It’s jarring to me that I get to write one of these posts. When I was querying, I would spend hours upon hours pouring over these stories, and successfully heeded every single piece of their advice—I waited patiently, worried little, with a heart constantly brimming with the hope and knowledge that soon, the little ping of my inbox would signify the beginning of my one true dream: my characters filling up a real, gloriously physical book.
I am joking.
I waited patiently. I would consistently abuse the inbox refresh button. I worried little. I was a nervous wreck in the query trenches. I legitimately got back into the habit of biting my nails. A heart constantly brimming with hope? Maybe in the first week? For some reason, as the rejections came rolling in, my insecurities about my writing evolved into something akin to panic—maybe it was because I had no idea what I was going to do with my life if this didn’t pan out! None! Nada!
This was actually my second time querying; the first had been about six months prior with another manuscript I’d written. It got a total of ONE partial request—but I am, honestly and truly, grateful for past Zoe for being brave enough to put her work out there for the first time, because she had zero idea what she was doing at the start, but a fairly good idea by the end. Because of this, when I wrote another novel that I fell in love with (much, much harder than I did the last), I knew what to expect with the query process. This book did a lot better, numbers-wise: 14 partial requests and 7 fulls (over about 6 months).
The funny thing is, I actually missed the notification for one of these full requests via QueryManager. The agent, Weronika Janczuk, was kind enough to email me personally to say she was concerned that I had not seen her request (I hadn’t), and restated that she was, in fact, interested in seeing the full manuscript—keep in mind that not all agents would take the time to resend their request!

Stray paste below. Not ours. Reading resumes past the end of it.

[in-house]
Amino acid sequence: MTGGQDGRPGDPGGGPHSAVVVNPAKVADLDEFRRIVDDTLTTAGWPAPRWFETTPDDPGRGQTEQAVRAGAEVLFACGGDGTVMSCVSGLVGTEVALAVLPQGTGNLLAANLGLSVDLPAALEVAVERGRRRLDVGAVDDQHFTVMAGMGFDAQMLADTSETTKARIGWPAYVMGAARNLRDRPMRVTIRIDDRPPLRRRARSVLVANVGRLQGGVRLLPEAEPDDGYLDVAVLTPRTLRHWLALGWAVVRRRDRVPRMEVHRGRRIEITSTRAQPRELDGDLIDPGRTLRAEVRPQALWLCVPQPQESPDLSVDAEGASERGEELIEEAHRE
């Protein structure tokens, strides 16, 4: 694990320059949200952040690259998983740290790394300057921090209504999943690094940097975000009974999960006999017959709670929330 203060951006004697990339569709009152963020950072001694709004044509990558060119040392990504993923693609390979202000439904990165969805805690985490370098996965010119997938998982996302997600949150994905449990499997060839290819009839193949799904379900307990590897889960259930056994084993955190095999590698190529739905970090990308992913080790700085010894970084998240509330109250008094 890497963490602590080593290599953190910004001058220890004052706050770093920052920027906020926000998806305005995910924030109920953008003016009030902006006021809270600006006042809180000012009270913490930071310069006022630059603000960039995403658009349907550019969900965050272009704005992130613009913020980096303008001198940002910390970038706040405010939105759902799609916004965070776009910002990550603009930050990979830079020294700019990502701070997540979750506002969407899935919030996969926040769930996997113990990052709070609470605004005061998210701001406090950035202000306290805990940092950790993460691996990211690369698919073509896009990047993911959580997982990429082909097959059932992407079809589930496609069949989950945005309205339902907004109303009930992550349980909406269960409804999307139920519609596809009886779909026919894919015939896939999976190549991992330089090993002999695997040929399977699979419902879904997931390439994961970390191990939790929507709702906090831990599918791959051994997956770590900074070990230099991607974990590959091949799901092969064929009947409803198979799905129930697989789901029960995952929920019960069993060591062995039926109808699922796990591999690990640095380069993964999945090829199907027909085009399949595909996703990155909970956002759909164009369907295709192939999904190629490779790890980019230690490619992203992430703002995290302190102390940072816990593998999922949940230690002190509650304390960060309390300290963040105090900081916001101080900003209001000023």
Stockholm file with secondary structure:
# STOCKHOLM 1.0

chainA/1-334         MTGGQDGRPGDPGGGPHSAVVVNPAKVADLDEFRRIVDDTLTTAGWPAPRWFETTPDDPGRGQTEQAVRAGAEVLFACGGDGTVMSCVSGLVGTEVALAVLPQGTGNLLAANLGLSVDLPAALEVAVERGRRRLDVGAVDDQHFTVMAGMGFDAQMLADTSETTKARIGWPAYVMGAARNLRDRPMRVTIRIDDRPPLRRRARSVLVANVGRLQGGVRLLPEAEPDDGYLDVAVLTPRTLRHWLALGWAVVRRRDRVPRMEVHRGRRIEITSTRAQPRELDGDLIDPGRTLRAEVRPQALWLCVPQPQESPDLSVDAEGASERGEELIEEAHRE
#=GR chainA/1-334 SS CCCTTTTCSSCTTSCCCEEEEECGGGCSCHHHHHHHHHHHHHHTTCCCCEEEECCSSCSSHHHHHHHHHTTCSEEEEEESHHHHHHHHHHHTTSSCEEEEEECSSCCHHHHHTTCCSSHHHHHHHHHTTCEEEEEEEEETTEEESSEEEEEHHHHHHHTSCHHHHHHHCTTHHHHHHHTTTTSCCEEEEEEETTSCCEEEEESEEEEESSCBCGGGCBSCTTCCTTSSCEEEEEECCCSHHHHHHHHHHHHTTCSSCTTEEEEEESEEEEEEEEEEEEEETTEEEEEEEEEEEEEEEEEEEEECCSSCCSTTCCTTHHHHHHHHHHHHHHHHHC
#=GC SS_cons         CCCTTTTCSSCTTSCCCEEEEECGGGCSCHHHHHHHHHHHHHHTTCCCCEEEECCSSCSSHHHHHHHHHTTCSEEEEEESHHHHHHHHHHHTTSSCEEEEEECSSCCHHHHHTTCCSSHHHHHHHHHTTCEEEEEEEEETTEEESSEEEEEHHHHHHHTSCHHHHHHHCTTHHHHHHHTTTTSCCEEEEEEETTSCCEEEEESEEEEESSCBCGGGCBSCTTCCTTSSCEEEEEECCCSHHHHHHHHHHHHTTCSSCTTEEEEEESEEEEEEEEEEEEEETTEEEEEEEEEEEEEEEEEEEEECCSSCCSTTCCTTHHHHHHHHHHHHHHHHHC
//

And then, THREE DAYS after submitting the full, I got an email back. And because it was only THREE DAYS later, I squinted at the email’s subject (Gearbreakers: Requested Material), and was SO sure that it was another rejection that I left it alone for a bit to make myself a cup of tea.
Then I actually opened it, twenty-five minutes later, and oddly enough, found no rejection. Instead, Weronika wanted to know when I would be free for a call.
When would I be free for a call? When would I be free for a call? She could ring at three in the AM for all I cared!!! I could be getting open heart surgery and still pick up the phone!!! This I did not tell her. I gave her some times to choose from and The Call was scheduled for sometime in the following week.
Of course, I had also read up on ‘The Call,’ enough to know that a call wasn’t always The Call, that sometimes agents will ring for reasons other than offering representation, so I tried my hardest not to get my hopes up. But one minute after picking up the phone, Weronika said that she was, in fact, offering representation, to which all the things I’d planned to say completely slipped from my mind. I have no doubt my voice shook for the rest of our talk.
From this experience, I have become a complete advocate for cold querying (of course, being in the process felt like the whole thing was a sham)—but it really does work. You don’t need literary connections; you need to be passionate about your work, and then you need to need to charge forward. Maybe you don’t even need patience, maybe just a steel stubbornness that keeps you fighting for your characters.
( + I’ll post my query letter soon, as I know I liked looking over these as well! )